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Learning Surveillance Systems

January 28, 2009

Several years ago, during my postdoctoral work on algorithmic surveillance, I was warning of the problems associated with the development of heuristic (learning) software applied to surveillance systems. I argued that their popularity would grow as the amount of data acquired through growing numbers of cameras that could not possibly be watched by human operators. Today in CSO Security and Risk, a magazine for ´security executives´, there is a piece by Eric Eaton which summarises the current state of the art, and which makes exactly that argument as a reason why operators of surveillance systems should consider using such learning software. As Eaton says,

¨Various tools have emerged that not only “see video better,” but also analyze the digitized output of video cameras in real time to learn and recognize normal behavior, and detect and alert on all abnormal patterns of activity without any human input.¨

Judge, jury... and executioner

Judge, jury... and executioner (IPC magazines)

The key issue here, and one which I mentioned in my post about angry robots the other day, is the automated determination of normality. As French theorist, Michalis Lianos, argued in Le Nouveau Contrôle Social back in 2001, the implementation of these kinds of systems threatens to replace social negotiation with a process of judgement and sometimes even the consequences (which in some border control systems can be fatal – Judge Dredd as computer).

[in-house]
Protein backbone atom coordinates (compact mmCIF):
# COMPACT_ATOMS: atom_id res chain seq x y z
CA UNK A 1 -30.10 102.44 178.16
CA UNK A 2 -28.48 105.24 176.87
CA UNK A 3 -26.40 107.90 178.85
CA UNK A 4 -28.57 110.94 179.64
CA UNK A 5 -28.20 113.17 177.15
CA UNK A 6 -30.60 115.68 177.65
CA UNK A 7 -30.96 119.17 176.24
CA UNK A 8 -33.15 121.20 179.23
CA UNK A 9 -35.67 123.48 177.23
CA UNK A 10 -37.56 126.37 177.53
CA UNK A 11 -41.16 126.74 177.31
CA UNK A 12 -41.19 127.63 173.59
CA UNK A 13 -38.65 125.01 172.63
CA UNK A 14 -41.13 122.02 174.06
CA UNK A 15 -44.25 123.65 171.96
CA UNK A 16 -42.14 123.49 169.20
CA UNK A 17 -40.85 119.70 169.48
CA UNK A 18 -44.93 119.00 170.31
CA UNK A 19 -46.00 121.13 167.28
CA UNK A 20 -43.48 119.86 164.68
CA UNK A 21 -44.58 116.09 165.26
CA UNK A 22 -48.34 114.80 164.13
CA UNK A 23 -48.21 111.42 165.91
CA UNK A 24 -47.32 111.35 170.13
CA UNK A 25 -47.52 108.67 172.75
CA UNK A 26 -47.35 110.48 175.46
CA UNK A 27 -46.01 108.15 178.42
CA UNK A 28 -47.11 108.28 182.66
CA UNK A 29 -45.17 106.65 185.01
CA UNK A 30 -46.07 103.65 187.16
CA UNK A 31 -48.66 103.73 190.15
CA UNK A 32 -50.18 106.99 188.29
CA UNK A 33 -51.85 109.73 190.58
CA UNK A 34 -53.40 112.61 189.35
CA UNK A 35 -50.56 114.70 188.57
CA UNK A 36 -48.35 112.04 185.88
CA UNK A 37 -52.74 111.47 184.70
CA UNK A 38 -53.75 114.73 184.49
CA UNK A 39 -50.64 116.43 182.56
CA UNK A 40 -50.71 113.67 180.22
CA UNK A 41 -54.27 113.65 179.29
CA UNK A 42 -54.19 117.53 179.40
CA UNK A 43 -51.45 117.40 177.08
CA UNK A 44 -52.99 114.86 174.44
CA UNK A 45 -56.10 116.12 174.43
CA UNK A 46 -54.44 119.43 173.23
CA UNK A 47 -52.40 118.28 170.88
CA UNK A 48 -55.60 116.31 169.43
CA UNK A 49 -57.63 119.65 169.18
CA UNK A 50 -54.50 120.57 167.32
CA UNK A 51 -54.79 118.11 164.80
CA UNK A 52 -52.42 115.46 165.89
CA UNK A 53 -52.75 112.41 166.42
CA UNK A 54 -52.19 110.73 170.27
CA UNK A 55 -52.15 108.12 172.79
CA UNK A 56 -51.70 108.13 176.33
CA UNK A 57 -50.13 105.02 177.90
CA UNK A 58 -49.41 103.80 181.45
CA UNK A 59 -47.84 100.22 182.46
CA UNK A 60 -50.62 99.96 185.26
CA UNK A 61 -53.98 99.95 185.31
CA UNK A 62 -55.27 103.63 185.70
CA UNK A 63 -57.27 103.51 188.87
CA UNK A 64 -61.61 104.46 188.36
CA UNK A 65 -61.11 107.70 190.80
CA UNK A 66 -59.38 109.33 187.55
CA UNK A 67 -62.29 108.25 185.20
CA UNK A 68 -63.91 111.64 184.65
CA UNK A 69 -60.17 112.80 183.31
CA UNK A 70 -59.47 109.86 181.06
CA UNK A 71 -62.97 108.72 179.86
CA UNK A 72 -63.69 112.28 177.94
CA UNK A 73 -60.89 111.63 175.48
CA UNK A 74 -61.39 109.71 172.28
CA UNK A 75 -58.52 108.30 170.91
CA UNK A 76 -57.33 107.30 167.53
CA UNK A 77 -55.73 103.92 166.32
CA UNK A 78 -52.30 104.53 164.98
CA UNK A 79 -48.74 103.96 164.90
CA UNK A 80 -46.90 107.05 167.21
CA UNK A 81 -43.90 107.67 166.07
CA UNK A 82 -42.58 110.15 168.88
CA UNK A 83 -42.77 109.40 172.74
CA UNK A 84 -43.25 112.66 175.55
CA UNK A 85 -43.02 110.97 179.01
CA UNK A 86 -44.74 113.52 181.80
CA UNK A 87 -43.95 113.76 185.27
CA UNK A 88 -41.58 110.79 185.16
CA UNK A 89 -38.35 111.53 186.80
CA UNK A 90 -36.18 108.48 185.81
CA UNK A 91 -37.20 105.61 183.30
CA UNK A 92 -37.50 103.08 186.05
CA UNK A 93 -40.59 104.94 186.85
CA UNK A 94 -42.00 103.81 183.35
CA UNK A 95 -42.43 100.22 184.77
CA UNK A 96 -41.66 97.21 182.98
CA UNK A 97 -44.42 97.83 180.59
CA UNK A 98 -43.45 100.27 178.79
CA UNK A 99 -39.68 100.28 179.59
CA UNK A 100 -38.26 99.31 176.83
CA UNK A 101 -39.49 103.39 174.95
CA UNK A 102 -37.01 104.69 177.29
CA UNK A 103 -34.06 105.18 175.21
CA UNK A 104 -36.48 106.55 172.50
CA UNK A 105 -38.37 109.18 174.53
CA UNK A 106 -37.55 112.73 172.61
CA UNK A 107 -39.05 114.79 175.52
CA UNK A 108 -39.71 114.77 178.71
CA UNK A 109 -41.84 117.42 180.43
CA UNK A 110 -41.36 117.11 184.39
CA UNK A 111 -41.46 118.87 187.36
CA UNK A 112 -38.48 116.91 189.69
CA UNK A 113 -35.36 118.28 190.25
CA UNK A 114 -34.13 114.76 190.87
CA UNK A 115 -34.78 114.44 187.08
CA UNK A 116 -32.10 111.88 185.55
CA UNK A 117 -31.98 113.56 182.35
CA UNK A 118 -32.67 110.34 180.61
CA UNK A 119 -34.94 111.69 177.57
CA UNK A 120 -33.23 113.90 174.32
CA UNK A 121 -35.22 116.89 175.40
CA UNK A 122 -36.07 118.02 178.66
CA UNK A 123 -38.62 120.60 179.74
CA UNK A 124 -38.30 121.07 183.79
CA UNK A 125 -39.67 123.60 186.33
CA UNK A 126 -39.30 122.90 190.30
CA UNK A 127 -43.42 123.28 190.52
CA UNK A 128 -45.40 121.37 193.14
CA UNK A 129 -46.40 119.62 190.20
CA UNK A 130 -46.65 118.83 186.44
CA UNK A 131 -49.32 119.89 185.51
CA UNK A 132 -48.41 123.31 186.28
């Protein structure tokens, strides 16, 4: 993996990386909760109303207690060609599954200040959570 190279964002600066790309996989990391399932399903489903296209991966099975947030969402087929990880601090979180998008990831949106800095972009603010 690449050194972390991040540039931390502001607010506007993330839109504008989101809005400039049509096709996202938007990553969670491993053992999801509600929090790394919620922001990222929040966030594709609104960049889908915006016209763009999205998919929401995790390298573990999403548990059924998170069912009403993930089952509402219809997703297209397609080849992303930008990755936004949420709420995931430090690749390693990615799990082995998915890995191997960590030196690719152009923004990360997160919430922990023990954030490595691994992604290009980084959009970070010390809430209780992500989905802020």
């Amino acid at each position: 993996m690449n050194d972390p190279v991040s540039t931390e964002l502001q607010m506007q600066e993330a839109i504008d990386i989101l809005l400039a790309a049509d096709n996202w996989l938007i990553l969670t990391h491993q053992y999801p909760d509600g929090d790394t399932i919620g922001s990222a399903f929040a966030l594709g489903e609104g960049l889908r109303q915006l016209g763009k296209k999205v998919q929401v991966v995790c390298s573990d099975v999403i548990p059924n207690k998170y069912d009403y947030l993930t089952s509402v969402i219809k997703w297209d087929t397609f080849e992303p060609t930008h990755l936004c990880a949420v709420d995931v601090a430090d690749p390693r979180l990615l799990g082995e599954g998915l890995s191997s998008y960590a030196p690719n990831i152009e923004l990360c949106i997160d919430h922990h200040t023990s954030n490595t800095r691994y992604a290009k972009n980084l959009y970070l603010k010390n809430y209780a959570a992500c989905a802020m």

Eaton identifies the first part of this conundrum when he says that ¨the key to successful surveillance is learning normal behaviors¨and he believes that this will enable systems to filter out such activity and ¨help predict, and prevent, future threats.¨ He does admit that in many cases the numbers of actual instances of systems detecting suspicious behaviour is very small and therefore the cost of systems may not be economically justified, but there is as usual amongst his ´5 musts´ for security operators, no place to be found for ethics, human rights (or indeed humanity outside of systems operators) or consideration of the wider social impacts of the growth in use of learning security machines.

No doubt he would say, as most developers and operators do, that this is simply a matter of how systems are used in compliance with best practice and the law, which in itself ignores the possibility of already consciously or unconsciously programmed-in biases, but the more that systems become intelligent and are able to make decisions independently of human operators, the thinner this legalistic response becomes. I´m not saying that we are about to have automatic car park CCTV cameras with guns any time soon, but it´s about time we had some forward-looking policy on the use of heuristic systems before they become as normal as Eaton suggests…

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